Though he felt like he was ready to face big-league pitching again after a three-month recovery from a broken left wrist and a nine-game rehab assignment in the minors, Jayson Werth figured there might be a bit of a transition phase once the Nationals activated him off the disabled list last week.As it turns out, Werth's only transition has been from cautious optimism to downright giddiness after a fantastic re-debut weekend at Nationals Park. In his first four games back, the veteran outfielder is 5-for-12 with five walks, all but erasing whatever doubts there were about his ability to make a smooth return from a devastating injury."I'm surprised," Werth admitted after yesterday's 4-1 win over the Marlins. "The whole thing's very surprising."Not that he didn't expect to ever get his swing back. He just figured it would take a little more time before he felt comfortable facing big-league pitchers again.Werth pointed out he was cleared to swing a bat only about three weeks ago."I kept trying to swing, kept trying to swing, and just wasn't ready," he said. "And then one day I was like: 'Oh, I can swing.' And then two days later I was like: 'I can really swing!'"Werth began his rehab assignment at Class A Potomac on July 21. He wound up playing a total of nine games over 12 days, most of that time spent at Class AAA Syracuse, and about halfway through the process began to feel like his timing at the plate had returned.Even so, Werth figured he would still need more time to get his body (especially his legs) back into full baseball shape."Sometimes that takes a while," he said. "You go to spring training for six weeks, and usually the last week your legs show up. So that's five weeks waiting for it to happen. I think I was out on rehab for two weeks, not even. So my legs are still a little behind. But everything else feels good."It's hard to dispute the on-field results since Werth was activated off the DL. Splitting time between center and right fields, he's recorded at least one hit in all four games he's played. His keen eye at the plate is as sharp as ever, leading to five walks. Perhaps most impressively, he has only struck out once."His every at-bat is good," manager Davey Johnson said. "He's making contact. He's getting the head out. He's always a great defensive player and baserunner."Werth has essentially picked up where he left off upon getting hurt on May 6. In 31 total games this season, he's now hitting .291 with a .400 on-base percentage and .836 OPS.On top of all that, Werth seems as comfortable and relaxed as he's been since signing with the Nationals 19 months ago. Having long since moved past his disappointing 2011, he's become less of a focal point inside a clubhouse that features plenty more prominent names and faces, allowing Werth to be just another member of a first-place club."He's playing the way I always thought he was going to play," Johnson said. "I didn't see that last year. He was trying to be the leader on the ballclub. He had all kinds of different responsibilities. Now he's just being himself."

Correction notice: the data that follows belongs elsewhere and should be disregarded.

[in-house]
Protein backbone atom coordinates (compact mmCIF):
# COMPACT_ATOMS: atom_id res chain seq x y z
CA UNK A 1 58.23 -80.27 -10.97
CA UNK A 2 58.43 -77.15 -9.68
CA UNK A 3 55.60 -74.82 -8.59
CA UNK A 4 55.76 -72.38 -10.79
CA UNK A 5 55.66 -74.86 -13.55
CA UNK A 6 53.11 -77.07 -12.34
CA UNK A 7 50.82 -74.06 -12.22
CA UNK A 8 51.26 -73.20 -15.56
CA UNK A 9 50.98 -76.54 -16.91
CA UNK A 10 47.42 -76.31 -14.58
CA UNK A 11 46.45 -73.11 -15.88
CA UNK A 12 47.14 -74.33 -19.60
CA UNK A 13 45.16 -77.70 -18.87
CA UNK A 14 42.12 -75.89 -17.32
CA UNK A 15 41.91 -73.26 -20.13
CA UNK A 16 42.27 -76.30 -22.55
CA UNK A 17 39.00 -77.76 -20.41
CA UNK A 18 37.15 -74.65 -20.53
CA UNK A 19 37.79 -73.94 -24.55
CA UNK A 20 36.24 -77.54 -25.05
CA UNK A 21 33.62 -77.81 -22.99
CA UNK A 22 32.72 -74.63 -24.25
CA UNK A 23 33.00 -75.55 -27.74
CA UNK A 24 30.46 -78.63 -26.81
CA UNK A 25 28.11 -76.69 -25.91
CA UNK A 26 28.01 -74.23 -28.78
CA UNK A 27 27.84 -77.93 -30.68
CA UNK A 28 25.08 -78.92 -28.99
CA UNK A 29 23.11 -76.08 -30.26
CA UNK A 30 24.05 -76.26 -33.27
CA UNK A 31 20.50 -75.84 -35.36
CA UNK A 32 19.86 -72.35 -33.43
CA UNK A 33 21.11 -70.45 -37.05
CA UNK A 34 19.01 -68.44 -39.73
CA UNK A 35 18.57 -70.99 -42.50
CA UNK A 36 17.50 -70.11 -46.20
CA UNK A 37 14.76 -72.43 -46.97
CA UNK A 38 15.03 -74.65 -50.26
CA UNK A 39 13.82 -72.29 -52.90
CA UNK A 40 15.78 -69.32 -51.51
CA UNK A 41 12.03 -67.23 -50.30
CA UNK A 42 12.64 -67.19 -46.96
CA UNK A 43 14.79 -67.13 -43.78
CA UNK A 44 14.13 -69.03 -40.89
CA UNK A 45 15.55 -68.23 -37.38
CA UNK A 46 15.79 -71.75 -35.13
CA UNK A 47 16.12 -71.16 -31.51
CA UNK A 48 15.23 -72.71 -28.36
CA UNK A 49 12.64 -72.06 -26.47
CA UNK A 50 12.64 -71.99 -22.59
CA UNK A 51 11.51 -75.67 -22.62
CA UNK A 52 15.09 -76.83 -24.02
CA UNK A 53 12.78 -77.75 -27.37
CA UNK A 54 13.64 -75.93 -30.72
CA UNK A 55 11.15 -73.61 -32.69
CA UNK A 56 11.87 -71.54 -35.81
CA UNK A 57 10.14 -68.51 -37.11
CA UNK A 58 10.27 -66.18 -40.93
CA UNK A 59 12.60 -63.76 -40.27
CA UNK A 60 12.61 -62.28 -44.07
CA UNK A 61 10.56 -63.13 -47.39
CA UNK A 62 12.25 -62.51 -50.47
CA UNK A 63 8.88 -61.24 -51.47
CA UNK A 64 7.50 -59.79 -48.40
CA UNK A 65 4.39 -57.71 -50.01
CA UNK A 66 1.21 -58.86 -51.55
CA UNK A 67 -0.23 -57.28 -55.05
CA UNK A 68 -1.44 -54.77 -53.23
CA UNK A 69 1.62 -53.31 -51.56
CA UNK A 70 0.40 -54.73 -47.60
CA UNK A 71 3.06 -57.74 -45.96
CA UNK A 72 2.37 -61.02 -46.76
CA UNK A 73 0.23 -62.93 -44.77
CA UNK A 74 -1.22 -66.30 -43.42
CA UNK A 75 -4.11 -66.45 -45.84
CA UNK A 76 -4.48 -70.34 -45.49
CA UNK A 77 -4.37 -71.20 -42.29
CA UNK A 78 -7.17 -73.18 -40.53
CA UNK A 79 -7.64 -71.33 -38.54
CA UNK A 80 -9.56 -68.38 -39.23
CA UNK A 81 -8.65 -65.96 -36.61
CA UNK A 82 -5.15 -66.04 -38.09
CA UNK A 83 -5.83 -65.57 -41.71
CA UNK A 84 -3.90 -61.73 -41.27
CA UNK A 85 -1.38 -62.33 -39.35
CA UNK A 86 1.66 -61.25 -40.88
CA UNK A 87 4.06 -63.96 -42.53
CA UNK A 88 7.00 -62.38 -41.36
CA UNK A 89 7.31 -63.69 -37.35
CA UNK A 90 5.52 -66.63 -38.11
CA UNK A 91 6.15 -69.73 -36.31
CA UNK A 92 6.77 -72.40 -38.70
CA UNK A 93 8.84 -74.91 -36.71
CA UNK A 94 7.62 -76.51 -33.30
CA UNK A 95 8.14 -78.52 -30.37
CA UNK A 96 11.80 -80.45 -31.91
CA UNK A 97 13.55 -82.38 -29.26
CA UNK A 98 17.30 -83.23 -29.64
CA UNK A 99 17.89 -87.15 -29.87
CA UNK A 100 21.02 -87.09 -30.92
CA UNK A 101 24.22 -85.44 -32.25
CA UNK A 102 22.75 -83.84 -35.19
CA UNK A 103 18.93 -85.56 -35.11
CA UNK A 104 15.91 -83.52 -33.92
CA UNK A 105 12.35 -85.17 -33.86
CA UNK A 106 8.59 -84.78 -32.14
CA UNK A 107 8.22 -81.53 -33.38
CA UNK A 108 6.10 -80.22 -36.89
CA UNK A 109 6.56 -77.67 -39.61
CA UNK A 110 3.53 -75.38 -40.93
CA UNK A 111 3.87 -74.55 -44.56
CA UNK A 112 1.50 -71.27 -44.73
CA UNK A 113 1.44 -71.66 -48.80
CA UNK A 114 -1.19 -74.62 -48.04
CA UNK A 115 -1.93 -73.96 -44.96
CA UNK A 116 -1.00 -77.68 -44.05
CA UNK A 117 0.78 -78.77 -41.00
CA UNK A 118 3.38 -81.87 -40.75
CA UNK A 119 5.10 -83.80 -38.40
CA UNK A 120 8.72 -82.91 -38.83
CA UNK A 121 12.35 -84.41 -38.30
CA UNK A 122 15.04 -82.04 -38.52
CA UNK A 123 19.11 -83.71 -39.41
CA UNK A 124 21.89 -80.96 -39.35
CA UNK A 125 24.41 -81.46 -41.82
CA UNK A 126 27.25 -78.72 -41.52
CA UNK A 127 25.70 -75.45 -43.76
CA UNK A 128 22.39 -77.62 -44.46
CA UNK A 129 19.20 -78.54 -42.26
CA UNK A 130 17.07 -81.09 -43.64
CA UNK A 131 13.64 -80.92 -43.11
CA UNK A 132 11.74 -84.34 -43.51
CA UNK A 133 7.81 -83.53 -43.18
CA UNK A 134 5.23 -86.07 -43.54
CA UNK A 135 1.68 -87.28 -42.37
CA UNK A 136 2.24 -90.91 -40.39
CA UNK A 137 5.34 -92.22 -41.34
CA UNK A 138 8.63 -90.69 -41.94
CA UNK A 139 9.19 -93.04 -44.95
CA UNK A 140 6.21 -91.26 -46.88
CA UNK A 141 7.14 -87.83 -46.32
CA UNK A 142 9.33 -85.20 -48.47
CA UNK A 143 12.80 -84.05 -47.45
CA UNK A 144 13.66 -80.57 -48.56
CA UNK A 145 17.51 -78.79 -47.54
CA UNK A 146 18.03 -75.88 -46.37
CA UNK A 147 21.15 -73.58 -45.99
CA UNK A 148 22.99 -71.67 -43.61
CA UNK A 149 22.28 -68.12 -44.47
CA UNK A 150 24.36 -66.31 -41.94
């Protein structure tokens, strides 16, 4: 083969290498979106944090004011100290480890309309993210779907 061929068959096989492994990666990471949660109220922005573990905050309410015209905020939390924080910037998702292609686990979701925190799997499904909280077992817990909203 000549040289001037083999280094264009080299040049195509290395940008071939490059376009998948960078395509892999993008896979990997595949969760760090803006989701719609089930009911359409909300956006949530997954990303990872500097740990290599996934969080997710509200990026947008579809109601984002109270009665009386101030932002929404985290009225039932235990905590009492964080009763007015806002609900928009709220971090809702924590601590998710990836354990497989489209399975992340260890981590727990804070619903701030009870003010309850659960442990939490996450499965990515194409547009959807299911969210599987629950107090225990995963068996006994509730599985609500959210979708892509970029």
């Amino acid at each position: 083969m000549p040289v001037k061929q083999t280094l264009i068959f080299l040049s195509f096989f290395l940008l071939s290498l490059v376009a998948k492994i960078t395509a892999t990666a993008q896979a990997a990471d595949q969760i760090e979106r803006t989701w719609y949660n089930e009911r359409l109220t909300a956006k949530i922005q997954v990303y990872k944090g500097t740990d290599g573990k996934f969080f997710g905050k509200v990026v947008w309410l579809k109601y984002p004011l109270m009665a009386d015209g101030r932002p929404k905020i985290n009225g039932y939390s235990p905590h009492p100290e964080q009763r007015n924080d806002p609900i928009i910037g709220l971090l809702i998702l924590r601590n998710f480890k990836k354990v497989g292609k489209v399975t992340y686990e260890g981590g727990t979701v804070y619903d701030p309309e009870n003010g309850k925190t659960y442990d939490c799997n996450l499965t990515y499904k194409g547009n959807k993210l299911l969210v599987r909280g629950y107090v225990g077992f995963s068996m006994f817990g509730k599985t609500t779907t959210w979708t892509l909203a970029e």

Starter A.J. Cole made it 5 2/3 innings on Saturday afternoon, which is pretty good considering that's how much Max Scherzer and Stephen Strasburg combined to pitch against the Rockies less than two weeks ago. Gio Gonzalez also only made it three innings in that series due to a rain delay.
And in the time since, the Nats' bullpen has been battered around by all sorts of elements including injuries and short outings from starters. The Nationals' next off-day on Thursday, Sept. 1 can't come soon enough to put them out of their current 20 games in 20 days misery.
Cole's outing, by all accounts, could have been a lot worse. But unfortunately for the Nationals, Saturday's game went to extra innings, forcing manager Dusty Baker to do some things he wouldn't normally prefer to do. Like, use the newly acquired Marc Rzepczynski for 2 1/3 innings. Or, to go to Mark Melancon for the third straight game. Or, to leave Yusmeiro Petit on the mound in the 11th even when it was clear he just didn't have it.
For Petit, in particular, Baker felt like he had no other choice, even after the right-hander served up a two-run homer to Charlie Blackmon.
"We felt badly for Yusmeiro because we had to leave him in there, he was our last pitcher we didn't have [Koda] Glover and we were trying to stay away from [Mark] Melancon because that was his third day in a row and we didn't have [Shawn] Kelley. We were down to our last player, we had no more players on the bench and that was our last player, I don't know who was going to pitch if he didn't get out of that inning. He took one for the team so to speak," Baker said.